Rohingya

1 In the jungle with Rohingya refugees feeling Myanmar – BBC News

5 sep. 2017

The BBC’s Sanjoy Majumder treks through difficult terrain with people fleeing Myanmar.

2 Rohingya crisis through the eyes of Al Jazeera’s journalists

25 aug. 2019
 

3 Aung San Suu Kyi: How a peace icon ended up at a genocide trial – BBC News

10 dec. 2019

Nobel Peace Prize winner Aung San Suu Kyi used to be seen as a symbol of human rights, and spent years under house arrest for promoting democracy. Now, as Myanmar’s civilian leader, she is at the International Court of Justice to defend her country against charges of genocide committed against the Rohingya Muslim minority. She will, in fact, be defending the very people who had previously imprisoned her – the military. How did this peace icon wind up in the dock? Video by Nick Beake and Tessa Wong.

4 The Rise and Fall of Myanmar’s Aung San Suu Kyi Explained | NowThis World

24 mrt. 2019

A non-violent freedom fighter? A war crimes apologist? Or is she something in between? Aung San Suu Kyi’s decades-long, non-violent struggle for democracy made her a hero around the world. But once appointed to office, many say her leadership, has been disappointing.
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Born on June 19th, 1945, in what was then Rangoon, Burma, Aung San Suu Kyi was destined to be defiant from the start.

Her father was none other than Aung San — the former military general who negotiated Burma’s independence from the British in 1947. He became known as a national hero, and the founder of modern-day Myanmar, which was then known as Burma.

But in 1947, when Suu Kyi was just 2 years old, everything changed. Her father was assassinated by a rival politician.

She went on to graduate from high school in 1964, and then studied with the global elite at Oxford University. There she met her to-be husband. Years later they settled in the United Kingdom, where they had two sons.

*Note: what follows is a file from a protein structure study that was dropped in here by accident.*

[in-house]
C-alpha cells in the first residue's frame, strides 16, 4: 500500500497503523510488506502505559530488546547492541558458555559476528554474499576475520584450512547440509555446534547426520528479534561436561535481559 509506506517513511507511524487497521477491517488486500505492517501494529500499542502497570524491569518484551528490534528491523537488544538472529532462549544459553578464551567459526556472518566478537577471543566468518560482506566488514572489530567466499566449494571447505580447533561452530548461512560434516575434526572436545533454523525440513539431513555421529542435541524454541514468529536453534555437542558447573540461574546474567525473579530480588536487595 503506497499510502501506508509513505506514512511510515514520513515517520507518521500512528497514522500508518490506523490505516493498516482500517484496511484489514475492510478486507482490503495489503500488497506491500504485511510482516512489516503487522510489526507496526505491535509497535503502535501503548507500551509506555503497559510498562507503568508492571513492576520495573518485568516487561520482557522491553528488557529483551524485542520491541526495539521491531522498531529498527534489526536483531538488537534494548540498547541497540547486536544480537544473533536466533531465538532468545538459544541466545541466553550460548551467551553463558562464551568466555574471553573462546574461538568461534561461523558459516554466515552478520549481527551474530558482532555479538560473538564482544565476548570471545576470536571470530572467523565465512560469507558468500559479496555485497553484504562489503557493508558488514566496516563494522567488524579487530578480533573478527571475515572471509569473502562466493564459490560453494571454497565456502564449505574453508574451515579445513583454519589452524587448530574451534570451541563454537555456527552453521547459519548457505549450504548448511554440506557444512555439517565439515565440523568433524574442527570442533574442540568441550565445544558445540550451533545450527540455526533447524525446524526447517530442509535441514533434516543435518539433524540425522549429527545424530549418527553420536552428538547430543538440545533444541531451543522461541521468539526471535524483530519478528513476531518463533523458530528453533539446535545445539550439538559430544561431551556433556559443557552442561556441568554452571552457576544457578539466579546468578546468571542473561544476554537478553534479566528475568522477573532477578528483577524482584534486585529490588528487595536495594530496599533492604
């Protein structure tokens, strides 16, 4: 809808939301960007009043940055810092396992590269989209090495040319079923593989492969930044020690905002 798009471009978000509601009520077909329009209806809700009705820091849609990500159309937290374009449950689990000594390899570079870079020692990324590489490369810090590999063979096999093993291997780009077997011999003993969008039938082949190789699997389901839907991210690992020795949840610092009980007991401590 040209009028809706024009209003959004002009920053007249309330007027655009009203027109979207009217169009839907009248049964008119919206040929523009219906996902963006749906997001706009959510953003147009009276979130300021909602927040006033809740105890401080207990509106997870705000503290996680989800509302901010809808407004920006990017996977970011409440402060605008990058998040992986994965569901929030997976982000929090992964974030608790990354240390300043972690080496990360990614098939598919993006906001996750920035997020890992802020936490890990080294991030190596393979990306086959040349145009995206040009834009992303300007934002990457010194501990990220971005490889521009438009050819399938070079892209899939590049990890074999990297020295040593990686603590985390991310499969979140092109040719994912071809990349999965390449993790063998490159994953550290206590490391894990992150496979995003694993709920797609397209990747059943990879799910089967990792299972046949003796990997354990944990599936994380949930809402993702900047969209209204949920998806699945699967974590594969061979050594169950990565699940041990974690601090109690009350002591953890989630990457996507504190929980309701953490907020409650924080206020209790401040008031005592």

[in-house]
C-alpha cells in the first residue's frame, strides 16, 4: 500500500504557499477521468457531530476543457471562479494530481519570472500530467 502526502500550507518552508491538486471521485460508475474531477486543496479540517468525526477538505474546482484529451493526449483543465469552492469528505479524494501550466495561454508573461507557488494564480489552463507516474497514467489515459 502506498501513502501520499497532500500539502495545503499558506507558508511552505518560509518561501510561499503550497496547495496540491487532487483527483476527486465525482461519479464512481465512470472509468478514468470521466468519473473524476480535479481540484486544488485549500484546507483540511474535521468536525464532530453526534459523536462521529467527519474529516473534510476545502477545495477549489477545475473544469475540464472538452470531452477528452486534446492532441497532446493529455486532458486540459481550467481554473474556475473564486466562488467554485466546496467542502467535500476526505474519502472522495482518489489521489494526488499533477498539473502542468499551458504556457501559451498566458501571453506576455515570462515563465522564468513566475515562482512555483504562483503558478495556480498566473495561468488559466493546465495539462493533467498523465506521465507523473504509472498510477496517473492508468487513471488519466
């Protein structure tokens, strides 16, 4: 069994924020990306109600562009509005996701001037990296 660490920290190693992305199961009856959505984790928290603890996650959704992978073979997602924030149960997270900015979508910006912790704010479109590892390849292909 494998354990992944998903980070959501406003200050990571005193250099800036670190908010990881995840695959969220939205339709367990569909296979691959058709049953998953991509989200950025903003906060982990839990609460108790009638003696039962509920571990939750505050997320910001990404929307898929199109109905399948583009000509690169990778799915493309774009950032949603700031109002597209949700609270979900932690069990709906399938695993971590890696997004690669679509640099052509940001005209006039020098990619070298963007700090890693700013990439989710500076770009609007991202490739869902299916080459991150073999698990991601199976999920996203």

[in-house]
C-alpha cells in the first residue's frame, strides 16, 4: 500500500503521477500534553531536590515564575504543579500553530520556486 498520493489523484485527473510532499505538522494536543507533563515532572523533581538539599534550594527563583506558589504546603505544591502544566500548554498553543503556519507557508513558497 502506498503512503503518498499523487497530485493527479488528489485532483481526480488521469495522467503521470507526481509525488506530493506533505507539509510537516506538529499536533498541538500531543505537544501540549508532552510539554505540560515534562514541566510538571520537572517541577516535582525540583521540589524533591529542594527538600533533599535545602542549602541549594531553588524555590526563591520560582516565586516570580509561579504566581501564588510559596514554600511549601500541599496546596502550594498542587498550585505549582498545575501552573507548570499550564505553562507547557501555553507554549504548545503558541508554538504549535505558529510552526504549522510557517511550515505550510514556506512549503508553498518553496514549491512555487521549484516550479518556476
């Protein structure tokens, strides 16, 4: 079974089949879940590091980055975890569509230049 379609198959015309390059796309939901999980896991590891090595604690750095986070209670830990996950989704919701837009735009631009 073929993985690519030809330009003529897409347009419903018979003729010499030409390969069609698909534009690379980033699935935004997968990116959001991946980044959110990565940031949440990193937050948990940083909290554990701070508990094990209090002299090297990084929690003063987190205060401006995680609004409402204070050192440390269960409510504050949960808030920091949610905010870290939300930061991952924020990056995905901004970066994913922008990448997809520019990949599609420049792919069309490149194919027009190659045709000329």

During this time, Suu Kyi continued to watch as her country was sinking further into dictatorship.

After nationwide protests against the one-party rule and the military dictatorship culminated in what later became known as the 8/8/88 Uprising protesters were in search of a leader. They looked to the then 43-year-old Suu Kyi to fill the shoes of her father — as a fighter for Burmese democracy.

And that’s exactly what she did.

But what was her journey to leadership and what would she do once she achieved her goal? And what would her leadership mean for the Rohingya in Rakhine state and the alleged ethnic cleansing was taking place in Myanmar?

5 Roundtable: Rohingya Crisis – One month on, can it be stopped?

25 sep. 2017

Stateless and now homeless. As hundreds of thousands of Rohingya leave Myanmar, claims of ethnic cleansing and the question; why isn’t the nation’s de facto leader doing anything about it?

6 Will The Rohingya Ever See Justice?

27 mrt. 2018

The Rohingya Exodus: Can Bangladesh continue refugee support as Rohingya crisis continues? 
 
Over 600,000 Rohingya have fled widespread atrocities in Myanmar, seeking sanctuary in Bangladesh. As they continue to face persecution, what does their future hold in one of the world’s poorest countries? 
 
For more information, visit https://www.journeyman.tv/film/7265

7 Rohingya news: the desperate journey to safety

25 sep. 2017

Video 28 minutes

More than 500,000 Rohingya Muslims have now fled Myanmar for Bangladesh.
 
Channel 4 News has obtained new footage from the jungle on the border between the countries showing hundreds, possibly thousands, still seeking refuge.
 

Warning: this documentary contains themes that some viewers may find distressing.

IMPORTANT VIDEO